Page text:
The New Yorker opens its online archive to non-subscribers ahead of a new, metered paywall this fall

The New Yorker opens its online archive to non-subscribers ahead of a new, metered paywall this fall

Starting today, The New Yorker is making its online archive available to everyone. For weekly issues dating back to January 2007, you can now read a hand-picked selection of articles free of charge.

The move is part of a major revamp to attract new readers. Henceforth, The New Yorker will publish everything – rather than just a small smattering – of its print articles on the Web. Throughout the summer, subscribers and non-subscribers alike will have access to all of these new articles and its monstrous online archive for free. If you’re interested in long-form journalism but can’t justify a subscription, the next few months should be heaven.

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As The New Yorker explains, the site will transition to a new, metered paywall setup in the fall. The iconic publication will continue to run all of its print articles on the Web, but non-subscribers will be restricted by the number of stories they can read – similar to how The New York Times runs its paywall at the moment.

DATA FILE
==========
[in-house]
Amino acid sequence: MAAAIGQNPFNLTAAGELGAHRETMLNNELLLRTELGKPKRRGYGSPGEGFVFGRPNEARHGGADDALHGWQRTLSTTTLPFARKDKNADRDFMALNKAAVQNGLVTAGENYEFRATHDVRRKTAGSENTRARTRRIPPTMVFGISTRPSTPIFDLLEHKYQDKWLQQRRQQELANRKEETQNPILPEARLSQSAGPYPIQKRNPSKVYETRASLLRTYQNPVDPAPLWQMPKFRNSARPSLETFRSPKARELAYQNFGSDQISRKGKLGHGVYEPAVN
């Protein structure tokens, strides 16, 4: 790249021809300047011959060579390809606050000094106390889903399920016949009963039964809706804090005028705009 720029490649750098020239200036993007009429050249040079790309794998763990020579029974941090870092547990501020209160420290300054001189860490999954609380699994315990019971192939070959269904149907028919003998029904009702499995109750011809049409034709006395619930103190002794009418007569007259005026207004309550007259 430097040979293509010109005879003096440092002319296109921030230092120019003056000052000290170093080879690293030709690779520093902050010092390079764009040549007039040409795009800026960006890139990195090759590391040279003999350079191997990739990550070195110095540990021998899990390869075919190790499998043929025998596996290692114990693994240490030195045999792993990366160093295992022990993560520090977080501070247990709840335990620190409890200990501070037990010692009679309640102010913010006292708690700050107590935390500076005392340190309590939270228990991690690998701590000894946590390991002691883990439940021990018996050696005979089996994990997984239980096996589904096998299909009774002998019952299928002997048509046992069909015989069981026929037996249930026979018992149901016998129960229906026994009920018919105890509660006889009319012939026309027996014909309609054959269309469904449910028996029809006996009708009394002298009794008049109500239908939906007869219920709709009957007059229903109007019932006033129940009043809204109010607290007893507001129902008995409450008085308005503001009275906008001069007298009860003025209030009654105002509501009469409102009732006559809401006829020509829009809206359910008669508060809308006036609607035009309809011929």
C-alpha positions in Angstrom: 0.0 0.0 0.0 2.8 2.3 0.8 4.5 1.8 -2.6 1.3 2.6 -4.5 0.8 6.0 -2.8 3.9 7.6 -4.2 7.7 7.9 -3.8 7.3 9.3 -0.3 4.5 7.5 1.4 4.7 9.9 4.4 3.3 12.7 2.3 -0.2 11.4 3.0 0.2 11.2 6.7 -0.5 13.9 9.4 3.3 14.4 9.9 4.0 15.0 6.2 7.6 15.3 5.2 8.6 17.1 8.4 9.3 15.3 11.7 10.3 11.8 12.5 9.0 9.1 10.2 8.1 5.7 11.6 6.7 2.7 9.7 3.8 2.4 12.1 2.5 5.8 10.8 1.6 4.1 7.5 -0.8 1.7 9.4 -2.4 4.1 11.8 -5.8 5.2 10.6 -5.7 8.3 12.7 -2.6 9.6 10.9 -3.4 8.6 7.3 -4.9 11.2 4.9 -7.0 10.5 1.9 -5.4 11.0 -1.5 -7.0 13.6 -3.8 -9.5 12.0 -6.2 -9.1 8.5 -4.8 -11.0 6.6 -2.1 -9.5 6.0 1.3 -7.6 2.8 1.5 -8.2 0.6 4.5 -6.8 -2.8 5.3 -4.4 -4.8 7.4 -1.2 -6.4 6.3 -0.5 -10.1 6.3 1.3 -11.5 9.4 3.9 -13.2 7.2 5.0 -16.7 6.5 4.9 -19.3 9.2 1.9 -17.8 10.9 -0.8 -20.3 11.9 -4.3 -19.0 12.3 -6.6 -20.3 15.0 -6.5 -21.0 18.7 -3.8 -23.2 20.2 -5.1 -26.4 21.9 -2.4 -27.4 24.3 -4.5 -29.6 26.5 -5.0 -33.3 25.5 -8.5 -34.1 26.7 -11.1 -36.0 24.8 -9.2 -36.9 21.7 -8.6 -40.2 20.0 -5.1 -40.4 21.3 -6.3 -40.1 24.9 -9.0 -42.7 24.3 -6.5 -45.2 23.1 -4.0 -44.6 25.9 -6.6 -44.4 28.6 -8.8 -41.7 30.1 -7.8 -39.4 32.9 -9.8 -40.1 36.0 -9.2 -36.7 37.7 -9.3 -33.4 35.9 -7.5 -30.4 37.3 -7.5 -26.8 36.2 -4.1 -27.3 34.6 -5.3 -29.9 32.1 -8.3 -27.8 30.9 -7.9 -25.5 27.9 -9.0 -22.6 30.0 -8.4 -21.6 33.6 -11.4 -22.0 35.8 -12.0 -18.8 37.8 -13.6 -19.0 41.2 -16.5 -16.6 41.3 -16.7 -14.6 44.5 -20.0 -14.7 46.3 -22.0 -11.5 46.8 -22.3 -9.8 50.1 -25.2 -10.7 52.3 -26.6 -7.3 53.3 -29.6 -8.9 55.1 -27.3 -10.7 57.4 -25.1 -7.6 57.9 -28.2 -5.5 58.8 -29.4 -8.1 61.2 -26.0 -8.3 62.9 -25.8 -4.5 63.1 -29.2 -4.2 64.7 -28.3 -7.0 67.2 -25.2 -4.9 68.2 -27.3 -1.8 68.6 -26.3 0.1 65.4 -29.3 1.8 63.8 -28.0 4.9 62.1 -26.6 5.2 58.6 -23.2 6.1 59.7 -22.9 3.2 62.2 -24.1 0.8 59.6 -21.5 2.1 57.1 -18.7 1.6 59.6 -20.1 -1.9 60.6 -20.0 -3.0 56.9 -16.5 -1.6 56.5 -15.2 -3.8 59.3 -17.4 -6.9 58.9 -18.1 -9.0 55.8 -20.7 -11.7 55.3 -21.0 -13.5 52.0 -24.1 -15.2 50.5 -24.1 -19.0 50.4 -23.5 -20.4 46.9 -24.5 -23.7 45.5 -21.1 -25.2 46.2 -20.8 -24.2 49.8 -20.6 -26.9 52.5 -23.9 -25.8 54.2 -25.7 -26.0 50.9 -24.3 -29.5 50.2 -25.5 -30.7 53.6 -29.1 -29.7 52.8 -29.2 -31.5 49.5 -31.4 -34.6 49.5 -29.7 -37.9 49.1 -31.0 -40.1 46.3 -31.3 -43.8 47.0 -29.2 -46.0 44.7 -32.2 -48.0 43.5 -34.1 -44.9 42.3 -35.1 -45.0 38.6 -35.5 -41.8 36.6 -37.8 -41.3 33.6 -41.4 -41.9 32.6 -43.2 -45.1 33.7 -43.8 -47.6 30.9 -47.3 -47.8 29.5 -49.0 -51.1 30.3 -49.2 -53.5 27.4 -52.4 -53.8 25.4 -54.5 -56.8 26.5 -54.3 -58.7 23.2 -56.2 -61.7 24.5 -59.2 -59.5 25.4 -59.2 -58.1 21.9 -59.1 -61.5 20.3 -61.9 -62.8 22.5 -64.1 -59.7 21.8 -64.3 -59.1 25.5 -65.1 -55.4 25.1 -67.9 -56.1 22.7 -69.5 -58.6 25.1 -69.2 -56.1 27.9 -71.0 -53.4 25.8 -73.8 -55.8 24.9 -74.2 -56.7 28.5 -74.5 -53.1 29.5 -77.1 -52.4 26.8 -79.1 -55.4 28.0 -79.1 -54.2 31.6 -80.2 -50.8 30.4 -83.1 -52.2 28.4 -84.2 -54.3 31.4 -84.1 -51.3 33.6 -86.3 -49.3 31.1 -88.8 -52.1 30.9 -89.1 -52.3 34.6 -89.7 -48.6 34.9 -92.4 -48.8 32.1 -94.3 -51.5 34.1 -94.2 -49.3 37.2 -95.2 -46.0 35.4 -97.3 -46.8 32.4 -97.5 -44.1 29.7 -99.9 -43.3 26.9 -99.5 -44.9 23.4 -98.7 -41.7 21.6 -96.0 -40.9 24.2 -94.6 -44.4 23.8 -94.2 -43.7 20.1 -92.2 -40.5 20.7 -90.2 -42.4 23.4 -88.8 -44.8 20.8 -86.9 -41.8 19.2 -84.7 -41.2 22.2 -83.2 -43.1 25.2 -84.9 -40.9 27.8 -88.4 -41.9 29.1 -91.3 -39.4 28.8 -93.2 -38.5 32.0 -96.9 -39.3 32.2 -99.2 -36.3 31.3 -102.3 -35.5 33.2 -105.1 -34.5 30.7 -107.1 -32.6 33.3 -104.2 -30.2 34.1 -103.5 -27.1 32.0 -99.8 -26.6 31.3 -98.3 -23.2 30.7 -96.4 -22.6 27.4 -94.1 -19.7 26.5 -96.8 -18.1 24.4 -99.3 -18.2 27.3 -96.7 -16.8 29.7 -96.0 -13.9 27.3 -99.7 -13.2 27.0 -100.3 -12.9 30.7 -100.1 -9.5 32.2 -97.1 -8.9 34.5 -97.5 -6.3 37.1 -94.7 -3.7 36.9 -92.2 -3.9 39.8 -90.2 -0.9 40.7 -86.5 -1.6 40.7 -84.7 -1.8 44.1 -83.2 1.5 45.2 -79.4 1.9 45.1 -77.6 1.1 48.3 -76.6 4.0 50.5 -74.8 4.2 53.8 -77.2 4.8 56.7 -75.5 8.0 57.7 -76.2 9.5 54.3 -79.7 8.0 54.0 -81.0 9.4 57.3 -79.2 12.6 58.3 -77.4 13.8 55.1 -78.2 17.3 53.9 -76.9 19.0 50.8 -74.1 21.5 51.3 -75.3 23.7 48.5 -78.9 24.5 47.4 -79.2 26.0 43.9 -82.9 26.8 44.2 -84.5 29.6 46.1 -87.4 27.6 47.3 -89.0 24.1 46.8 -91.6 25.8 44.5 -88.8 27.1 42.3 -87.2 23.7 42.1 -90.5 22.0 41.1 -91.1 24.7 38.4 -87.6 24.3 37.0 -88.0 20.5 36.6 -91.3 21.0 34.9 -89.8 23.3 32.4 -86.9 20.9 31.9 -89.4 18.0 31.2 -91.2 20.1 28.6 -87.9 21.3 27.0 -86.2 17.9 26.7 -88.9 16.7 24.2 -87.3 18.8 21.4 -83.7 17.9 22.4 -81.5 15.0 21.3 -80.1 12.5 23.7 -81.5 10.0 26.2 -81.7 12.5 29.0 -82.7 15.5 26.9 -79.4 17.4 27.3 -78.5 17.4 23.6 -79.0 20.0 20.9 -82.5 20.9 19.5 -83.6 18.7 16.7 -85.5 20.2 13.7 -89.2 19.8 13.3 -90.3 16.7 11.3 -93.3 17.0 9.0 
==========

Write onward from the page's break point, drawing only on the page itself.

For those who prefer the printed word, a subscription will also give you access to scanned copies of New Yorker issues dating back to 1925. A wonderful piece of nostalgia, but probably not the best reading experience for a PC or laptop. If you’re interested in journalism of old, the New York Times offers a similar service called TimesMachine; full access is reserved for subscribers, however.

This week, is also getting a site redesign. It should be cleaner and simpler to navigate, with striking photos that give it a glossy, magazine-style aesthetic. There’s also a new Cultural Comment blog and its popular Goings On About Town section has been revamped.

Read Next: UK magazine The Spectator finally launches its 180-year online archive

Featured image credit: TIMOTHY A. CLARY/AFP/Getty Images

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